There are secrets you cannot keep.
In winter, you crawl your way out into a frozen field and hack at the ground with your hands until your nails break off. You press bleeding lips to the shallow earth and whisper what is not unspeakable.
Stumbling home, you veer off course and fall through the ice into still water. Cold as it is, you are colder, and winter is long; you could kick your way to the surface, but to what end? For what purpose? You burrow deep into the mud and wait instead for the first moon of spring.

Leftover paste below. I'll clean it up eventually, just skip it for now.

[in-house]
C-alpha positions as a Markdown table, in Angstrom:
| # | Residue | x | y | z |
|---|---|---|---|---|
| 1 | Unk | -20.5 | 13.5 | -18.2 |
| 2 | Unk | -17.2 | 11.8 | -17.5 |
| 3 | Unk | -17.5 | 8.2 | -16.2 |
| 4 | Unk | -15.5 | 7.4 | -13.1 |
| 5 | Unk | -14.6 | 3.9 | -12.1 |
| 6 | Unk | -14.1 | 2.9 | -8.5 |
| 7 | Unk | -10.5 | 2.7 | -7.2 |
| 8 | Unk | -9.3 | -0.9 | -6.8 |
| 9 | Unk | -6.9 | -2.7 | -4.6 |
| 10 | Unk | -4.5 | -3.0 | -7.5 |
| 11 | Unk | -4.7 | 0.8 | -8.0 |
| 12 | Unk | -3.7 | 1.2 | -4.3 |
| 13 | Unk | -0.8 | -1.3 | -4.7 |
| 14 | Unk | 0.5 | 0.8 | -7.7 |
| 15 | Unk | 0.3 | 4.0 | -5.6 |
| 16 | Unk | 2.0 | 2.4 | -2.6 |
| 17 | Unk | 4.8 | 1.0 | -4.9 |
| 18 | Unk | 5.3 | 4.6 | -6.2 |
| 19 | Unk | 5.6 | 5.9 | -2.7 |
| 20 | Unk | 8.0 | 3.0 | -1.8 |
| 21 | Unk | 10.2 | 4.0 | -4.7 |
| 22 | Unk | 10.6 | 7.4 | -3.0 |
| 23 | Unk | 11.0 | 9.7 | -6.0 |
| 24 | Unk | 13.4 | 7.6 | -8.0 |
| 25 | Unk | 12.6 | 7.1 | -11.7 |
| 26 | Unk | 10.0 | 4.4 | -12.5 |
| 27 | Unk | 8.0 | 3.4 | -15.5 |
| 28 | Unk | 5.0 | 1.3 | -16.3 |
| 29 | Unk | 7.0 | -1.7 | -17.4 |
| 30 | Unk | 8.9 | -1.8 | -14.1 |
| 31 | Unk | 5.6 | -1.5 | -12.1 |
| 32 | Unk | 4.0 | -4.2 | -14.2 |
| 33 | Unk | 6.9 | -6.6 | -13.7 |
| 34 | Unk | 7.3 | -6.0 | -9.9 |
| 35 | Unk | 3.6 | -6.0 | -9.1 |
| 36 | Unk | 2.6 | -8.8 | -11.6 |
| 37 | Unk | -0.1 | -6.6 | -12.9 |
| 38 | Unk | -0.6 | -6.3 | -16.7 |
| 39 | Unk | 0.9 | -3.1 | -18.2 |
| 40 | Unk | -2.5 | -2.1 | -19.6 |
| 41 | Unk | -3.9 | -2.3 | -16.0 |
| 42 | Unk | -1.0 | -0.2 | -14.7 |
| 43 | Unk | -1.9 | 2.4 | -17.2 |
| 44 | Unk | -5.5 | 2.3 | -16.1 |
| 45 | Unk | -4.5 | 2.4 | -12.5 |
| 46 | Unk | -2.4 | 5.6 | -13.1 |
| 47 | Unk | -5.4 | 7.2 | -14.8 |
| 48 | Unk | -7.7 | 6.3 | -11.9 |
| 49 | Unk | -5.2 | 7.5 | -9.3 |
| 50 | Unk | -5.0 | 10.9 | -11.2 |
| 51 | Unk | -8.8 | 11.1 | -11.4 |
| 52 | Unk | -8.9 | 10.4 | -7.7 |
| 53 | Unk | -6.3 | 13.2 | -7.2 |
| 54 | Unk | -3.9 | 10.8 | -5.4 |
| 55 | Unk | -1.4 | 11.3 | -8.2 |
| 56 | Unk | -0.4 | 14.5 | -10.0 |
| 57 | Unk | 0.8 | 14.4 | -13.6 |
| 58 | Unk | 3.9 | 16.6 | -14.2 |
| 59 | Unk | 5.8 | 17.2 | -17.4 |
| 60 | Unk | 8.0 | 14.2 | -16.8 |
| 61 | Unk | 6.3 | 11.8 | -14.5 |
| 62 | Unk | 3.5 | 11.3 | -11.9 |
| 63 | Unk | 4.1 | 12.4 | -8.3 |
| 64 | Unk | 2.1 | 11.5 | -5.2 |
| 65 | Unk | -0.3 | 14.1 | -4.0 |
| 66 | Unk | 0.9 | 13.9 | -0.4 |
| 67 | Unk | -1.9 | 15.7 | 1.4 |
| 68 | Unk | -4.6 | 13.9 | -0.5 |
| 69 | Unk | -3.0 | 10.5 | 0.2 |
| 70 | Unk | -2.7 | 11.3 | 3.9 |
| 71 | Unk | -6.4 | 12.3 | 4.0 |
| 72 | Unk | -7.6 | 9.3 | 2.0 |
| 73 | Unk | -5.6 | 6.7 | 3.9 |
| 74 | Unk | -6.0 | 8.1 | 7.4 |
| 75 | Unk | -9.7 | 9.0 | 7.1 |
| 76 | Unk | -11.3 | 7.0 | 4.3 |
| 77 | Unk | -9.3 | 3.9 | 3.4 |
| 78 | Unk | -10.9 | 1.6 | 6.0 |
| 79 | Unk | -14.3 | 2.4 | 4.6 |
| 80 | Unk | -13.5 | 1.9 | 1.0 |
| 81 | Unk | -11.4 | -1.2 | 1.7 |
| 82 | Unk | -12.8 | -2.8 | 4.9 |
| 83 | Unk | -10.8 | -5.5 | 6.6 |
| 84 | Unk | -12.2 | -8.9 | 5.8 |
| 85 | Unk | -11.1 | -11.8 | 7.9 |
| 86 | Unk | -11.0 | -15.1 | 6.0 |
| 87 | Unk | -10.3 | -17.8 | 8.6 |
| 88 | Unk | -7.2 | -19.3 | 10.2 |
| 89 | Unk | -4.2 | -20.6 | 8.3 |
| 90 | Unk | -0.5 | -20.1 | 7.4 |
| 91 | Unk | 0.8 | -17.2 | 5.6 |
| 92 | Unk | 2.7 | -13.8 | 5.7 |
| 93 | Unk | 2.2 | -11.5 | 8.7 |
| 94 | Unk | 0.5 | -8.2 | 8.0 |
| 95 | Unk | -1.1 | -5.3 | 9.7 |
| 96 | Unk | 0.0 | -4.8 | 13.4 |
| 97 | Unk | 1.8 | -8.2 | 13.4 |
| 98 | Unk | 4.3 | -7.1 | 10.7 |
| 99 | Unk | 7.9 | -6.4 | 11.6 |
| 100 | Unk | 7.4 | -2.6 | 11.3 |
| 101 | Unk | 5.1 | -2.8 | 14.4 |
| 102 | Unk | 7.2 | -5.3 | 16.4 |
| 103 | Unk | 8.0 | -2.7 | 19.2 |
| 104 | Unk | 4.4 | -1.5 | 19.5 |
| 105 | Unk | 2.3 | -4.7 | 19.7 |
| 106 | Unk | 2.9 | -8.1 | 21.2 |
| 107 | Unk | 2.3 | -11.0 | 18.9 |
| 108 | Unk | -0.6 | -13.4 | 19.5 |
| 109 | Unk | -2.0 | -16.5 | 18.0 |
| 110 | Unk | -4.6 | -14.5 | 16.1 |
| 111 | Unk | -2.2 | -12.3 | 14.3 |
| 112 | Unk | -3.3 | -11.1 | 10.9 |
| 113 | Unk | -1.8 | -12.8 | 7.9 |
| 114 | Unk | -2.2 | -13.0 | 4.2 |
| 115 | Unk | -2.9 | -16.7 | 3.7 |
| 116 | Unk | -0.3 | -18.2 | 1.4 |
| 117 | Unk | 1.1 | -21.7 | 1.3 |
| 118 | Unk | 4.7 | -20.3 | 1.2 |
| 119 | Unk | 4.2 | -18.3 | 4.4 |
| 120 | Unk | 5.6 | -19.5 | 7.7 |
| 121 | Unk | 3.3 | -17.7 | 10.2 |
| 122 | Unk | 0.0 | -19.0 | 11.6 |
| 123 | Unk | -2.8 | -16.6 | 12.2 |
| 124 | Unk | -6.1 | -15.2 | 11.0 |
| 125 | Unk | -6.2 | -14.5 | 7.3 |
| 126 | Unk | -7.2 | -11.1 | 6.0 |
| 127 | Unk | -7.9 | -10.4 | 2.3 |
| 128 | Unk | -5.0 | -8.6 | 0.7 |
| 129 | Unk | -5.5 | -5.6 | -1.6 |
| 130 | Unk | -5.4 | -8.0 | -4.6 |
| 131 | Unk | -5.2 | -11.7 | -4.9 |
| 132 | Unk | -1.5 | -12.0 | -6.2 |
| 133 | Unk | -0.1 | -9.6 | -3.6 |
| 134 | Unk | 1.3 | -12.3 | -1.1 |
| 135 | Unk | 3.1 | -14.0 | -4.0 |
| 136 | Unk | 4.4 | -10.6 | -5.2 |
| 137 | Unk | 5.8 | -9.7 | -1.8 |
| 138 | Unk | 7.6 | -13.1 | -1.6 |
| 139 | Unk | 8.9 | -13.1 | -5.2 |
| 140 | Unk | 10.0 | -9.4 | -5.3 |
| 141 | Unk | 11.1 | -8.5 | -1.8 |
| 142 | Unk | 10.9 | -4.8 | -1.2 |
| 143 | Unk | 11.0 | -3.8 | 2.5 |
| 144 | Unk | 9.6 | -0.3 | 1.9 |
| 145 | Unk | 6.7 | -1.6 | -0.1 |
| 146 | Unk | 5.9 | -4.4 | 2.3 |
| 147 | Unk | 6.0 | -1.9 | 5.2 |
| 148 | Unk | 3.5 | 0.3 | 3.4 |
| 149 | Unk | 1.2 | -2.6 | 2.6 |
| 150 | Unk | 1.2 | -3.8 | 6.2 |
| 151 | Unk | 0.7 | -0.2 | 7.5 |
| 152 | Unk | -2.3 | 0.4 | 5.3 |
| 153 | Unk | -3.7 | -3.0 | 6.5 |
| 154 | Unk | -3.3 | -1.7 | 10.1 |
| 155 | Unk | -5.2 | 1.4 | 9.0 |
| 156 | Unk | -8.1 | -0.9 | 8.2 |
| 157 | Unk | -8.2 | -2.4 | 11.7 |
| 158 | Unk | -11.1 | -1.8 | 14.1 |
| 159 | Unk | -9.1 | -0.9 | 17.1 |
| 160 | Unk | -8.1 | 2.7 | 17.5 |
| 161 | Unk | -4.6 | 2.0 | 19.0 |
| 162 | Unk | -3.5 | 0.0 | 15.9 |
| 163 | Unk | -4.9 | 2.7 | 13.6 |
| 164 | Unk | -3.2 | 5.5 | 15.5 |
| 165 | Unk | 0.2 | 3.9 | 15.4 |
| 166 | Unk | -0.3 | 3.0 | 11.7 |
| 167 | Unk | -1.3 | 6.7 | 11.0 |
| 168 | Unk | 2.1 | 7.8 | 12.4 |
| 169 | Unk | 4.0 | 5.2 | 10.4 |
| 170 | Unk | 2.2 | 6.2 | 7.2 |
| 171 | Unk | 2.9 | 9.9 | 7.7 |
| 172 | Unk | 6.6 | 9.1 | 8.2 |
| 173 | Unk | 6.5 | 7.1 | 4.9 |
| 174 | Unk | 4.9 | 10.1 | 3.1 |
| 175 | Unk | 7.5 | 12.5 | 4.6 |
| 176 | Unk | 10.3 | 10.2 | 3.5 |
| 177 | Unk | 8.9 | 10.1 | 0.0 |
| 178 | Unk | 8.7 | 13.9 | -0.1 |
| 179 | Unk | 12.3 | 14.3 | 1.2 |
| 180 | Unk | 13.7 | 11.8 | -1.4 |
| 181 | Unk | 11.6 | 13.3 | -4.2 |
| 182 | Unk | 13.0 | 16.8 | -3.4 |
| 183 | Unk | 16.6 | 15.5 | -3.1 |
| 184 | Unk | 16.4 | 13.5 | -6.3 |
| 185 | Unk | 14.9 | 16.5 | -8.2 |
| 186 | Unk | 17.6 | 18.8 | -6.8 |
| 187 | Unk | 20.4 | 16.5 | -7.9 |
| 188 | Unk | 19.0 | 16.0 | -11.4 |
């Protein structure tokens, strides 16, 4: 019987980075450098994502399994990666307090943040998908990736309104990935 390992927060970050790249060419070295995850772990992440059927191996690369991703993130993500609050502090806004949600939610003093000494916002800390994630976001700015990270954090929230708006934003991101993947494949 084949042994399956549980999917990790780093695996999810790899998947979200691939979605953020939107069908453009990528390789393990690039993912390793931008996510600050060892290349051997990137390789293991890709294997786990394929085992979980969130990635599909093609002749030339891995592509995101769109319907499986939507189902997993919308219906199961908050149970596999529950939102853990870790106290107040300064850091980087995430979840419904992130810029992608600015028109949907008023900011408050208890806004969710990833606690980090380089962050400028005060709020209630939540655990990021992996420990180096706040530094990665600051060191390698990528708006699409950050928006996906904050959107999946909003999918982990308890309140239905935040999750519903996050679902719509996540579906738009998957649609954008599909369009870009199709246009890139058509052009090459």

Months later, wrapped in weeds, you haul yourself up upon the bank. They have nibbled away your nose, your ears, your fingers, your toes; they would have taken your eyes, too, but there are some things you hold on to. The world is warmer, but you are not. You strike out for town, and on the way pass an acre of grass whispering the name you tried to bury.